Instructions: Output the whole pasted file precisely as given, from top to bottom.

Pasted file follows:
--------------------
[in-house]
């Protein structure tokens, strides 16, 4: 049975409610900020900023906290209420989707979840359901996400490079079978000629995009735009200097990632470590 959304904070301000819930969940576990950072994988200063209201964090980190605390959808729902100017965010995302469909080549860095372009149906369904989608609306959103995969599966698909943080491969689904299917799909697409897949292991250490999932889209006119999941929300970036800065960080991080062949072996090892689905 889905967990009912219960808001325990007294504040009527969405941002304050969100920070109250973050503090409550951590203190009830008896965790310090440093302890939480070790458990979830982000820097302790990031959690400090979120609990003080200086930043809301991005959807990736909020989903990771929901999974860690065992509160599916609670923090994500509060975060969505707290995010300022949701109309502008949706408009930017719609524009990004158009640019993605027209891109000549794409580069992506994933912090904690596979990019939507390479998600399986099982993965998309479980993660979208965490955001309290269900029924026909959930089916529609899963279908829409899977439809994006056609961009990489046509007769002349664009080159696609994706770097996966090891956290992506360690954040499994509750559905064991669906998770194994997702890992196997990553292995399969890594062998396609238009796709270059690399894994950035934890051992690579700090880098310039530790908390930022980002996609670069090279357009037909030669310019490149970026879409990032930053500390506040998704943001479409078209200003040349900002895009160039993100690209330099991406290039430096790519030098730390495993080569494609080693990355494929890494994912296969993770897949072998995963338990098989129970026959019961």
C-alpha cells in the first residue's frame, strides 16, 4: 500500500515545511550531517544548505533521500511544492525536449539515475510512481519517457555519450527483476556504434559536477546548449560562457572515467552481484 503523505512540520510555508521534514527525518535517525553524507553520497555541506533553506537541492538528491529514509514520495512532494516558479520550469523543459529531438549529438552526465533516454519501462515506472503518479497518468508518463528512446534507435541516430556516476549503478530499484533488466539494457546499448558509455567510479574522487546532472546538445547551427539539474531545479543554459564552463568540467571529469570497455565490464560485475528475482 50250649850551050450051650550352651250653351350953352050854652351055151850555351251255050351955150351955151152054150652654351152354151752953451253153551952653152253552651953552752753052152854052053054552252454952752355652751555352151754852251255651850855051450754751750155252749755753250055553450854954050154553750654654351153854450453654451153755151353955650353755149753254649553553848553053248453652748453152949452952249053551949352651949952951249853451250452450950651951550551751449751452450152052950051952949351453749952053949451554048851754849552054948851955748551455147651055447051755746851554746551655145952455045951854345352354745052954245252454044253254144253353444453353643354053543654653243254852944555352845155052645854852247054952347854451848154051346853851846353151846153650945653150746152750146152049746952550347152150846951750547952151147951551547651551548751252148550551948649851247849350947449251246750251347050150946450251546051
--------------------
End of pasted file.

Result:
[in-house]
């Protein structure tokens, strides 16, 4: 049975409610900020900023906290209420989707979840359901996400490079079978000629995009735009200097990632470590 959304904070301000819930969940576990950072994988200063209201964090980190605390959808729902100017965010995302469909080549860095372009149906369904989608609306959103995969599966698909943080491969689904299917799909697409897949292991250490999932889209006119999941929300970036800065960080991080062949072996090892689905 889905967990009912219960808001325990007294504040009527969405941002304050969100920070109250973050503090409550951590203190009830008896965790310090440093302890939480070790458990979830982000820097302790990031959690400090979120609990003080200086930043809301991005959807990736909020989903990771929901999974860690065992509160599916609670923090994500509060975060969505707290995010300022949701109309502008949706408009930017719609524009990004158009640019993605027209891109000549794409580069992506994933912090904690596979990019939507390479998600399986099982993965998309479980993660979208965490955001309290269900029924026909959930089916529609899963279908829409899977439809994006056609961009990489046509007769002349664009080159696609994706770097996966090891956290992506360690954040499994509750559905064991669906998770194994997702890992196997990553292995399969890594062998396609238009796709270059690399894994950035934890051992690579700090880098310039530790908390930022980002996609670069090279357009037909030669310019490149970026879409990032930053500390506040998704943001479409078209200003040349900002895009160039993100690209330099991406290039430096790519030098730390495993080569494609080693990355494929890494994912296969993770897949072998995963338990098989129970026959019961």
C-alpha cells in the first residue's frame, strides 16, 4: 500500500515545511550531517544548505533521500511544492525536449539515475510512481519517457555519450527483476556504434559536477546548449560562457572515467552481484 503523505512540520510555508521534514527525518535517525553524507553520497555541506533553506537541492538528491529514509514520495512532494516558479520550469523543459529531438549529438552526465533516454519501462515506472503518479497518468508518463528512446534507435541516430556516476549503478530499484533488466539494457546499448558509455567510479574522487546532472546538445547551427539539474531545479543554459564552463568540467571529469570497455565490464560485475528475482 50250649850551050450051650550352651250653351350953352050854652351055151850555351251255050351955150351955151152054150652654351152354151752953451253153551952653152253552651953552752753052152854052053054552252454952752355652751555352151754852251255651850855051450754751750155252749755753250055553450854954050154553750654654351153854450453654451153755151353955650353755149753254649553553848553053248453652748453152949452952249053551949352651949952951249853451250452450950651951550551751449751452450152052950051952949351453749952053949451554048851754849552054948851955748551455147651055447051755746851554746551655145952455045951854345352354745052954245252454044253254144253353444453353643354053543654653243254852944555352845155052645854852247054952347854451848154051346853851846353151846153650945653150746152750146152049746952550347152150846951750547952151147951551547651551548751252148550551948649851247849350947449251246750251347050150946450251546051